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How To Protect Yourself (And Your Family) From Fraud


According to a recent study, “In the US, one in ten adults will fall victim to a scam or fraud every year”, with the elderly population being particularly vulnerable to this form of crime. As the results of being defrauded can be catastrophic, especially when it comes to money management – it’s crucial that you are aware of the steps you can take to protect yourself and those you care for from fraudulent activity. 

Here are some top tips to get you started! 

If something is too good to be true, don’t fall for it.

Some scams can be incredibly elaborate, making it hard to notice that you’ve fallen into a trap before it’s too late. Others are easy to see through. As a general rule, if something sounds too good to be true – it usually is. Don’t let optimism cloud your judgment. Think practically and be sure you’re aware of the most common/scams and frauds, such as shopping scams.

Know when you reach out to a lawyer.

When you’ve fallen victim to a scam, the best way to protect yourself is to report it sooner rather than later. For example, you could reach out to a fraud lawyer who can help you through the complicated legal process, ensuring that action is taken against the person who defrauded you. This can be particularly useful if large sums of money were lost or if you are helping elderly parents protect their assets. 

Stay safe online.

As we live in a world where we spend more time online than ever before, it’s hardly surprising that most fraud scams occur online. This means you must ensure you know how to stay safe online. For example, you should avoid giving out private information unless it’s on a reputable site you know you can trust.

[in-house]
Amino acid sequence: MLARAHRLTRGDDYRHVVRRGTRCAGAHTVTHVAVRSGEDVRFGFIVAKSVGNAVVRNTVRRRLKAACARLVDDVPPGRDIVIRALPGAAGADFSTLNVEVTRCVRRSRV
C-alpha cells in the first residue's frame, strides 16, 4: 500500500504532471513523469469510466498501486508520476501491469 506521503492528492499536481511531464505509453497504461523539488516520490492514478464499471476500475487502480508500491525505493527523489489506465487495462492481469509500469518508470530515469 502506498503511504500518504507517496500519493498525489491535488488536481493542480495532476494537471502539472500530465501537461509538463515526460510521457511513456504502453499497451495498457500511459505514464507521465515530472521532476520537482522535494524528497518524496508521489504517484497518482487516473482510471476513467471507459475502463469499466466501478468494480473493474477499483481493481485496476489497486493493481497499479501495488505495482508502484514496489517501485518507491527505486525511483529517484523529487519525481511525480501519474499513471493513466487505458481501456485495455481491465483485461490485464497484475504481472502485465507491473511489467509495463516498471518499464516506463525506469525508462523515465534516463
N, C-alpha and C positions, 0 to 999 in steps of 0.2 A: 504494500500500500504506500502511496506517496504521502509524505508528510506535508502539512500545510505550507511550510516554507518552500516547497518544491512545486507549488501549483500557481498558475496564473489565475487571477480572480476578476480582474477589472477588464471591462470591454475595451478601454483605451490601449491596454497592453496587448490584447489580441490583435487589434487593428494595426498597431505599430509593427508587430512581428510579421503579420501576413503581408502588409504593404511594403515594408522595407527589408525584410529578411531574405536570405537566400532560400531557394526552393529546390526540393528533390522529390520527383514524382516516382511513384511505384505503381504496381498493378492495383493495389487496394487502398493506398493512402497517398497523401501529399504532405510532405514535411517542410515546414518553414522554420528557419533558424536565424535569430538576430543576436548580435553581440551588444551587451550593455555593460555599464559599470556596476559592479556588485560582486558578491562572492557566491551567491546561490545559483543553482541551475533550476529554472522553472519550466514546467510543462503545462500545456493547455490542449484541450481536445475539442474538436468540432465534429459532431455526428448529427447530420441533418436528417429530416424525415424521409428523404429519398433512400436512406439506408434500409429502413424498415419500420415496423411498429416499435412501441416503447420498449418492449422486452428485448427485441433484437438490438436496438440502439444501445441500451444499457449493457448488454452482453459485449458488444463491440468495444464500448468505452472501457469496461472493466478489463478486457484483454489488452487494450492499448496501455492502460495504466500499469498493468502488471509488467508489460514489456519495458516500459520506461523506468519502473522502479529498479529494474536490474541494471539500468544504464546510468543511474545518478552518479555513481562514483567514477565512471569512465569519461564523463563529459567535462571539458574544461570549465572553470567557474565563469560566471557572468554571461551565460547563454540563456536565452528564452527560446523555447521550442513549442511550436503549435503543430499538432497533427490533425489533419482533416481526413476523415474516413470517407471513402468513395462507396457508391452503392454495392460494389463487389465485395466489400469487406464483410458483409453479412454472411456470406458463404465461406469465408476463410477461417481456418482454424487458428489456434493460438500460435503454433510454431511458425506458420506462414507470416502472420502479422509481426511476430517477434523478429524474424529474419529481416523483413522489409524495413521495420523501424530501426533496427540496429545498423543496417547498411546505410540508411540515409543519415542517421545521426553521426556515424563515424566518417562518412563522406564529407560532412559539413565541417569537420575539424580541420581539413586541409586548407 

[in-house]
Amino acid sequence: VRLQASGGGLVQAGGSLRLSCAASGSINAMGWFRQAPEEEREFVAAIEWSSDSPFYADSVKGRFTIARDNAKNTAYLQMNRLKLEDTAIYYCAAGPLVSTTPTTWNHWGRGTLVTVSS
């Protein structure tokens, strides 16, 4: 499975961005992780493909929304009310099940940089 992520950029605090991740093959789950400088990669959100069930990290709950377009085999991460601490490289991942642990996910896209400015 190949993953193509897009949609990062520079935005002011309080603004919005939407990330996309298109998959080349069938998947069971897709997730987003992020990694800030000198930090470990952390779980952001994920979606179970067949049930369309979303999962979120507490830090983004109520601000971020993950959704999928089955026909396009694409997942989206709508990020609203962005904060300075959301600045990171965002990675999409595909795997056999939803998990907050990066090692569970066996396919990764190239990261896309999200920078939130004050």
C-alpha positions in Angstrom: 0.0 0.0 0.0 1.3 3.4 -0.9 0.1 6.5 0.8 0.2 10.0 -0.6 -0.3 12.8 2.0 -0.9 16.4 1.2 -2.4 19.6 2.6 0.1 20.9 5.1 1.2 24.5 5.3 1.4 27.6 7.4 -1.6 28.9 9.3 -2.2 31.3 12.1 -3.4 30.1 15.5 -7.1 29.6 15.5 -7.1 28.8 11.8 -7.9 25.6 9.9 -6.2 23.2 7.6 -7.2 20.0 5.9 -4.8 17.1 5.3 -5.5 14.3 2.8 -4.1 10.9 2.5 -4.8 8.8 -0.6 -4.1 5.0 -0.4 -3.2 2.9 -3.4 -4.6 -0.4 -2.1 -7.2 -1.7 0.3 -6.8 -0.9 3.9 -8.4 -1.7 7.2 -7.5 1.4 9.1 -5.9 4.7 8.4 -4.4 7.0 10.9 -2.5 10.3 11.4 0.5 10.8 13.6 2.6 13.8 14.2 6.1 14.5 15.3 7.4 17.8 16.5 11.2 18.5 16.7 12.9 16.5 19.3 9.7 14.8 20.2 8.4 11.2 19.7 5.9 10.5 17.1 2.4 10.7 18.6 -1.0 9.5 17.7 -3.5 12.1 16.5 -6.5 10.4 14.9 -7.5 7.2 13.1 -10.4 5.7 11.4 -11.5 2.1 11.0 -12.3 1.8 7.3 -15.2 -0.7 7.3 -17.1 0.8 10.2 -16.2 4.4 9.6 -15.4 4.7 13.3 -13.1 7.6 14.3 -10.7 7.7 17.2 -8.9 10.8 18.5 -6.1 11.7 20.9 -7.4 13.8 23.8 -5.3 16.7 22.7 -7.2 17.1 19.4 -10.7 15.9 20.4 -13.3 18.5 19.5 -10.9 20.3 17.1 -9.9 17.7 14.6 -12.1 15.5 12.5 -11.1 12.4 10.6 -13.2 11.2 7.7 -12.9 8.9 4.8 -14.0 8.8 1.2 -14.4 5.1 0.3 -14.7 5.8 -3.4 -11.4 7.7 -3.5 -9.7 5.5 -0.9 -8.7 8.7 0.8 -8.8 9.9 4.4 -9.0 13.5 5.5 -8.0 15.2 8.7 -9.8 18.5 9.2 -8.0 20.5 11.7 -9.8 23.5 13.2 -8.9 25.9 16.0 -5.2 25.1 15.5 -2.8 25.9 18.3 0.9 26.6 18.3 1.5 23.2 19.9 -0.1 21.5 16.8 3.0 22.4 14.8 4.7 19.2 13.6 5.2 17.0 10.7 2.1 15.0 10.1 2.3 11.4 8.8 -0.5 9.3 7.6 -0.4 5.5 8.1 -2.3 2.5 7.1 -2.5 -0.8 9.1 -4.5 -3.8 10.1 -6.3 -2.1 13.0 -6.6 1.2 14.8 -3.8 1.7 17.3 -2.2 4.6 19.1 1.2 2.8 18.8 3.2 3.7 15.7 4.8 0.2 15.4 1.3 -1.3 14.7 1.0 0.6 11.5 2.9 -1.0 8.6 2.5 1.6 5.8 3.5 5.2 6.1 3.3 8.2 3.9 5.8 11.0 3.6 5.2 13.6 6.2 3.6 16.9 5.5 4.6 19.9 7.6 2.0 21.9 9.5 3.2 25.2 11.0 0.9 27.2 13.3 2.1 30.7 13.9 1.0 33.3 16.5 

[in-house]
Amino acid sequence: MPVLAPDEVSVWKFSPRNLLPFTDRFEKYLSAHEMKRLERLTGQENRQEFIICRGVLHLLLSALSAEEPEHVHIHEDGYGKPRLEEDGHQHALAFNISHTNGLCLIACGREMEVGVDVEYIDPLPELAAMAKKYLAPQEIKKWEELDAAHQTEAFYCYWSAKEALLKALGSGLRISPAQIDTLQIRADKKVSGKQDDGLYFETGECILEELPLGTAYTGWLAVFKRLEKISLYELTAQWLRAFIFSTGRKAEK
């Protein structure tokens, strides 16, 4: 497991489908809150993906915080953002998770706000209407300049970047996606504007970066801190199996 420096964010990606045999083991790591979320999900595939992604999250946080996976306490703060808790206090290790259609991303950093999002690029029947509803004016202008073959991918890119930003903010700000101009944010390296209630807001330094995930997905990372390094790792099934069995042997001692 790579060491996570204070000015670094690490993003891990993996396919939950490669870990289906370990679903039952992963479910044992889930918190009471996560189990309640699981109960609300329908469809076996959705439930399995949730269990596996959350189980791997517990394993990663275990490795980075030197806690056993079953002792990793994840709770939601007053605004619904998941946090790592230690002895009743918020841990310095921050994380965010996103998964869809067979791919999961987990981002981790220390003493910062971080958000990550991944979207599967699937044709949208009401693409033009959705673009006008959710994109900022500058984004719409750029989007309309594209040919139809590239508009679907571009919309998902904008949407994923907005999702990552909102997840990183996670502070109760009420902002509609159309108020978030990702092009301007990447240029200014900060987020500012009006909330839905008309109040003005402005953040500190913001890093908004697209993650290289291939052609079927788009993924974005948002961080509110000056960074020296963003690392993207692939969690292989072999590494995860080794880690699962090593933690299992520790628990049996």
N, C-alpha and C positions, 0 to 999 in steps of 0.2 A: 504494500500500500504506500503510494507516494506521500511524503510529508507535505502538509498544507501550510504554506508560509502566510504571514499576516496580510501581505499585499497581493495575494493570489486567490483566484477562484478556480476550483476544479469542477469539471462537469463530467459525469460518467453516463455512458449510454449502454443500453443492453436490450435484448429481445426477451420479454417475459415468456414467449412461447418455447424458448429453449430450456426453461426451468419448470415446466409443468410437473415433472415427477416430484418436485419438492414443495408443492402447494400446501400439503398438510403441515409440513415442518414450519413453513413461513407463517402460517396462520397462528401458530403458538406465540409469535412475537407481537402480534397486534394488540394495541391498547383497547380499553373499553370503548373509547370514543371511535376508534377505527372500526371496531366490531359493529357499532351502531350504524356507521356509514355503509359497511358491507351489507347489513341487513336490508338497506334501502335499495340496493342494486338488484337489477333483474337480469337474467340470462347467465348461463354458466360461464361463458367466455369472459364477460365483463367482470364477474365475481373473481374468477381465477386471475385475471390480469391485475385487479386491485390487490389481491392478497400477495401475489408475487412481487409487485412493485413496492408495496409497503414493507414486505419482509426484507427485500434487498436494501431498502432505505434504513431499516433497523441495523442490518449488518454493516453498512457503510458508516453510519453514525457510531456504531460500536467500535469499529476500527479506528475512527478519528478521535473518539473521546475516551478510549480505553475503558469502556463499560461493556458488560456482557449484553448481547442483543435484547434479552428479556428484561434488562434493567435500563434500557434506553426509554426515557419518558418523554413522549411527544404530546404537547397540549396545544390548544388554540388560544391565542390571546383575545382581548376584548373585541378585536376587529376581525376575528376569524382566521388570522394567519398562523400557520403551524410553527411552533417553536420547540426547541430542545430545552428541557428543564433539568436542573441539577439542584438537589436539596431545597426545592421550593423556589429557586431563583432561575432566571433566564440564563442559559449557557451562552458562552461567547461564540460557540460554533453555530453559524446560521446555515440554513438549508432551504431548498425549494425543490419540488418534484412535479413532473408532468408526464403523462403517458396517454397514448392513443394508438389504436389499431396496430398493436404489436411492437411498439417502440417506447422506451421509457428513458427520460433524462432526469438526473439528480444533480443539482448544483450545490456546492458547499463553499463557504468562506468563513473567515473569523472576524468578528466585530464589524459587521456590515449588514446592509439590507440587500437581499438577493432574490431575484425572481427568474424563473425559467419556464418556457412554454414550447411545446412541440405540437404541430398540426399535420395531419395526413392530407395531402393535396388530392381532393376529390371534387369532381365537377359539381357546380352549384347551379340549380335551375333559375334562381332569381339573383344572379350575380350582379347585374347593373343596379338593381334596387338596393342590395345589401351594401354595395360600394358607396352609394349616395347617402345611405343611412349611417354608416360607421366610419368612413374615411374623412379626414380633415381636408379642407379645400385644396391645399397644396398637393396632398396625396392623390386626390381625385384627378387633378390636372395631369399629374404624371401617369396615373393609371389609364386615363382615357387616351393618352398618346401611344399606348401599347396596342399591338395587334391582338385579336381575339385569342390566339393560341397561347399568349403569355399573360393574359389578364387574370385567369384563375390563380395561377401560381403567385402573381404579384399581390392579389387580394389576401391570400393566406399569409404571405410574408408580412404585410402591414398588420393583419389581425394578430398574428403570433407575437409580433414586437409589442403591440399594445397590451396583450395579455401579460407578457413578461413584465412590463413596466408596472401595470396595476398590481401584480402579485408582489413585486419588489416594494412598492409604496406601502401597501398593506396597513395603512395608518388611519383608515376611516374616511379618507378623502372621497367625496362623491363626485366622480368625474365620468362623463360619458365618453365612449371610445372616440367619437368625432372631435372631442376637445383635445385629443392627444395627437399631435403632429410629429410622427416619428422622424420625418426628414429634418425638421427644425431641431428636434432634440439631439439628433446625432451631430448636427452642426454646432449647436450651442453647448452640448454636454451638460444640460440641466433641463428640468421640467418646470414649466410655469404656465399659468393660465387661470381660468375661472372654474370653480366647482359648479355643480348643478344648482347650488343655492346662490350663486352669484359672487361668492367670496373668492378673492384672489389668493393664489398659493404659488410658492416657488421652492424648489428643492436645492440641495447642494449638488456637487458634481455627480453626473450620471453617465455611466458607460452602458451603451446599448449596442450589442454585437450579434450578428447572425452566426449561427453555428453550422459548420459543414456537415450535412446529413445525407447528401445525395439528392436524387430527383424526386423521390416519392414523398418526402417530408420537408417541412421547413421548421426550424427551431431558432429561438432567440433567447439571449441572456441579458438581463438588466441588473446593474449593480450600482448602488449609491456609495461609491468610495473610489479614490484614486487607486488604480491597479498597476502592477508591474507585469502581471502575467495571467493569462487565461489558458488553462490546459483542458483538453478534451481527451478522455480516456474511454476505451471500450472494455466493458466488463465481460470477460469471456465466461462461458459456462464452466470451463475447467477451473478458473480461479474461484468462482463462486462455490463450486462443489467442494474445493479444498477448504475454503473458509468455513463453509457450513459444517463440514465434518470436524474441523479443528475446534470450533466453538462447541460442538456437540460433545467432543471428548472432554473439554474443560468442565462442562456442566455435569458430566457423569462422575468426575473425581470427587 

You should also install some kind of cybersecurity or anti-spyware software onto your computer, which can help you identify websites that could be unsafe. If any members of your family are not particularly tech-savvy, spend some time teaching them how to browse safely (and securely). 

Shred your mail.

While you might not receive too much mail through the postal service in this day and age, the information stored in these letters, such as your address and full name, could make you more vulnerable to fraud/scams. This is particularly true if you receive correspondence from your bank in the post. If they receive access to this information, scammers could take out cards in your name, incurring debt and damaging your credit score – all of which could ruin your financial health.

As a result, you should make sure that you shred your mail after use. If you don’t have access to a shredder, try to cross out important/identifying details, or tear it up by hand. Regarding bank statements, you may benefit from asking your bank to correspond with you entirely online as opposed to through paper, as this tends to be a more secure method of communication, thus protecting you from fraud. 





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